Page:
Photo: Ryder Hall, ca. 1909, 305 Seminary Street, Saluda, NC. Listed on the National Register of Historic Places in 2005. Photographed by Bigskybill (own work), 2012, [cc-by-3.0 (creativecommons.org/licenses/by/3.0)], via Wikimedia Commons, accessed January, 2016.
Saluda City Hall is located at 6 East Main Street, Saluda, NC 28773.
With the arrival of the Spartanburg and Asheville Railroad in 1878, Saluda began to develop as a mountain resort community known for its healthful and invigorating climate.
When the first train arrived at the mountaintop plateau community that was to become Saluda, it was met by a crowd of people who had gathered from miles around to celebrate the event. A celebration was in order, for an important chapter in railroad history had just been completed.
Prior to the coming of the railroad, Pace's Gap, as this area was known, was only a crossroads with a few scattered houses. A drover's inn run by the Pace family provided lodging for the traders who carried goods and drove herds of livestock through the gap from the western mountain settlements. This area of North Carolina had earlier in the nineteenth century been "discovered" by low country South Carolinians who sought to escape the extreme heat and accompanying illnesses associated with summertime. Summer colonies had developed nearby in the cool mountains of Henderson and Transylvania counties—the most prominent of which was Flat Rock—but the only way to reach these areas was by horse or stagecoach. Polk County, on the North Carolina-South Carolina border, provided the logical route between the lowlands and the mountains.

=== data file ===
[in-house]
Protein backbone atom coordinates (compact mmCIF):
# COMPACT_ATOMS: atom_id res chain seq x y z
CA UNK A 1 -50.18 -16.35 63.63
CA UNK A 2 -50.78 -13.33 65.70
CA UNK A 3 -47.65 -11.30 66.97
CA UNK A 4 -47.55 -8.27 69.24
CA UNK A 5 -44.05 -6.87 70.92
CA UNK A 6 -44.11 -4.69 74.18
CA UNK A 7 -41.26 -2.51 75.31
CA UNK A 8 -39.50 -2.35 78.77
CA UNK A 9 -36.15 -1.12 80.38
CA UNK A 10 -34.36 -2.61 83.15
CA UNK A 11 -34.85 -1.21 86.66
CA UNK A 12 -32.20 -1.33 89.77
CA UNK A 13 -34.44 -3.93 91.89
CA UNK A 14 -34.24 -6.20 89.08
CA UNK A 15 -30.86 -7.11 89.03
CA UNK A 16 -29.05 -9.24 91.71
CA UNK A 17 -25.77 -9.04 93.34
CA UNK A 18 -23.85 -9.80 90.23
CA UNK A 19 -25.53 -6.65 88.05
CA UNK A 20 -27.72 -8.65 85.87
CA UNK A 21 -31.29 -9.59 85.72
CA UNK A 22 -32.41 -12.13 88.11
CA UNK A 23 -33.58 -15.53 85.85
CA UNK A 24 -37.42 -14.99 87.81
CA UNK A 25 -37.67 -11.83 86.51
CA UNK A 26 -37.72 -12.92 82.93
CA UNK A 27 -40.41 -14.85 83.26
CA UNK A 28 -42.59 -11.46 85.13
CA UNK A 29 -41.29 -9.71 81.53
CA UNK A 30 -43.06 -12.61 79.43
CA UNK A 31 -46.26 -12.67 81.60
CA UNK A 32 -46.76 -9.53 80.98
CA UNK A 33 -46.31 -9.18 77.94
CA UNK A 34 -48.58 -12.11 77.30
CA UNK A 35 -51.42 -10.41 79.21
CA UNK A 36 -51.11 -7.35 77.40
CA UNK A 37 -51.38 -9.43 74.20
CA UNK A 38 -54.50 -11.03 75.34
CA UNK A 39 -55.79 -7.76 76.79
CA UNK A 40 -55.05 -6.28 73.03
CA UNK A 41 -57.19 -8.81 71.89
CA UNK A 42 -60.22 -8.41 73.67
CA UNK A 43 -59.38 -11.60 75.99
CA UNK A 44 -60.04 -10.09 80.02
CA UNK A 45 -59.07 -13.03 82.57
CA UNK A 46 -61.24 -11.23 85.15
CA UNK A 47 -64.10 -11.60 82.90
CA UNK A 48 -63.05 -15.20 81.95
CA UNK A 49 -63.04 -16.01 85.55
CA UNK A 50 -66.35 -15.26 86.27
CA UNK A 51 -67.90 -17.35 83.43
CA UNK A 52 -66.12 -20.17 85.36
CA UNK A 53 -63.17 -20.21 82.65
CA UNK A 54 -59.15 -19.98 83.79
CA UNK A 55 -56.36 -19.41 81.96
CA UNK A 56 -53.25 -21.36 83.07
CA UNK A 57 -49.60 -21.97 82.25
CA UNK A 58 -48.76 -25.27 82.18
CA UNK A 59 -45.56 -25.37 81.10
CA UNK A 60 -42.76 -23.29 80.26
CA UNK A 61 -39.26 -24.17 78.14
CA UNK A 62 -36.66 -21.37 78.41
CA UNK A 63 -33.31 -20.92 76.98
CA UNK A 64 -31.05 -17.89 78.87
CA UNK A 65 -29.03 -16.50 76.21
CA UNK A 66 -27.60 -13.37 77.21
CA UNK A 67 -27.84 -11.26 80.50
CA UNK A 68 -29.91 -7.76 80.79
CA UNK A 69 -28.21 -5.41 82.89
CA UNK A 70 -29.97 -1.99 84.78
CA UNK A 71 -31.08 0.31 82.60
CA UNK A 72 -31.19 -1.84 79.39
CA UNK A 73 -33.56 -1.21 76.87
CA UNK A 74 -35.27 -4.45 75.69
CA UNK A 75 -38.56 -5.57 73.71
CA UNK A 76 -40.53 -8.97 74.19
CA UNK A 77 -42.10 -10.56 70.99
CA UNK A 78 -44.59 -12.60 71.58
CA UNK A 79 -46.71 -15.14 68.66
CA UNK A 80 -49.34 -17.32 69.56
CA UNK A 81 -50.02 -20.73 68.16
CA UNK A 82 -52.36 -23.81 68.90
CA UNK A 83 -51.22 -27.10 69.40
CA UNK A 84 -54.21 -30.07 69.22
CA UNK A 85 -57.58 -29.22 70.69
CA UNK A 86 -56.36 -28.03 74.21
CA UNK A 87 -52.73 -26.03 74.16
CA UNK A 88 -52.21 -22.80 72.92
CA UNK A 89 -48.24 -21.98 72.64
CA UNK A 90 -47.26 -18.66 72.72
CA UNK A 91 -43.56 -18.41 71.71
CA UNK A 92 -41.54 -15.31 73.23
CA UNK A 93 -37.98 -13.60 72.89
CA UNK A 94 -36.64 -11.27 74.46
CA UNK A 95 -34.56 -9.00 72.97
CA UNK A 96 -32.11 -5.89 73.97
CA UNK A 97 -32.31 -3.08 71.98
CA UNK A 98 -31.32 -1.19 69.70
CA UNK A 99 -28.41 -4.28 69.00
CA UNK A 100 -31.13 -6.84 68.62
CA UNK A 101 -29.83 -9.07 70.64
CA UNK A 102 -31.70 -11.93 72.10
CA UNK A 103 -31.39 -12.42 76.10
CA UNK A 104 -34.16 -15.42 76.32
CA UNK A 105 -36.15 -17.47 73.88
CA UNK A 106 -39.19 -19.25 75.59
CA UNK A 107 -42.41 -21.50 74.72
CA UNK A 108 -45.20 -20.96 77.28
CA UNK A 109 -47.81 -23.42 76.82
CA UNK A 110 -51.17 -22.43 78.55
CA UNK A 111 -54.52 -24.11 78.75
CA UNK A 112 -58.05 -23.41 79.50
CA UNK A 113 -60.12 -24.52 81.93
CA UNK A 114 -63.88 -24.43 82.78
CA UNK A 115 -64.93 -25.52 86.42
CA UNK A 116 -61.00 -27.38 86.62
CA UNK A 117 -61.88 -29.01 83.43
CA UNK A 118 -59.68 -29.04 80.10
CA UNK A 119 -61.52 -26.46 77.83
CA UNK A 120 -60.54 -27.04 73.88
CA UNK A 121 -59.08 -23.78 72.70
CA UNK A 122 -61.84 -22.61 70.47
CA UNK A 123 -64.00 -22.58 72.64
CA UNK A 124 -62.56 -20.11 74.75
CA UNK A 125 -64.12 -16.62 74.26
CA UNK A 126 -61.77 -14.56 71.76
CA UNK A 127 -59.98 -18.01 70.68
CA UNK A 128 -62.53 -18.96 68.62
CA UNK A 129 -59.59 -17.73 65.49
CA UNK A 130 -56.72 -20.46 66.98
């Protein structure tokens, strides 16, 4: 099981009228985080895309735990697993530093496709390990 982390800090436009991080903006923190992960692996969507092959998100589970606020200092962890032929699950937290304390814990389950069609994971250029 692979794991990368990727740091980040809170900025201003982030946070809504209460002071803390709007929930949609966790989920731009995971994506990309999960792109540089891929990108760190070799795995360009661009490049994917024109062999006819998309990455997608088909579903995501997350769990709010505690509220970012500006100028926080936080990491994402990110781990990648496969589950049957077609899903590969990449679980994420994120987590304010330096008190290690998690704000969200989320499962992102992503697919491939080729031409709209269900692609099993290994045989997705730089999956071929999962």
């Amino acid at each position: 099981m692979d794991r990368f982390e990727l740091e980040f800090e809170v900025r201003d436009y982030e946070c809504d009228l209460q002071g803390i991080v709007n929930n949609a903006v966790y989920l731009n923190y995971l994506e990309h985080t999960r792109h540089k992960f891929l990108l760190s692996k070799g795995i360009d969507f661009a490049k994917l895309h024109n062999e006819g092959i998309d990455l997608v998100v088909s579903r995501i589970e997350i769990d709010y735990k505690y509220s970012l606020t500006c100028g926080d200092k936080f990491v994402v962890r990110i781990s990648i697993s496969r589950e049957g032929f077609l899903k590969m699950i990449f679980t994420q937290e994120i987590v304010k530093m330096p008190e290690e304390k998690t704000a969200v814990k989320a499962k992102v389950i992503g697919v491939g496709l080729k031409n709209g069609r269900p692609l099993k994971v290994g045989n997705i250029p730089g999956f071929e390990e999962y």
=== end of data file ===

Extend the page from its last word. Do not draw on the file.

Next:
Originally known as the Spartanburg and Asheville Railroad, the line through Polk County was first proposed shortly after the Civil War. This first railroad to crest the Blue Ridge Mountains from the south was intended to connect in Asheville with a line to Tennessee, thus providing a long-envisioned link between eastern seaports and the midwest.
During construction of the railroad, many of the laborers lived in tents and shanties near the tracks along the route, but the foremen and engineers sought better accommodations at the top of the mountain. In 1877 Andrew Tanner, a contractor from Rutherford County who had been hired to help build the roadbed up the mountain, bought property along the proposed site at the top of the grade. Recognizing a market when he saw one, Tanner built a commissary for the railroad employees and a boarding house, called Mountain House, to provide lodging.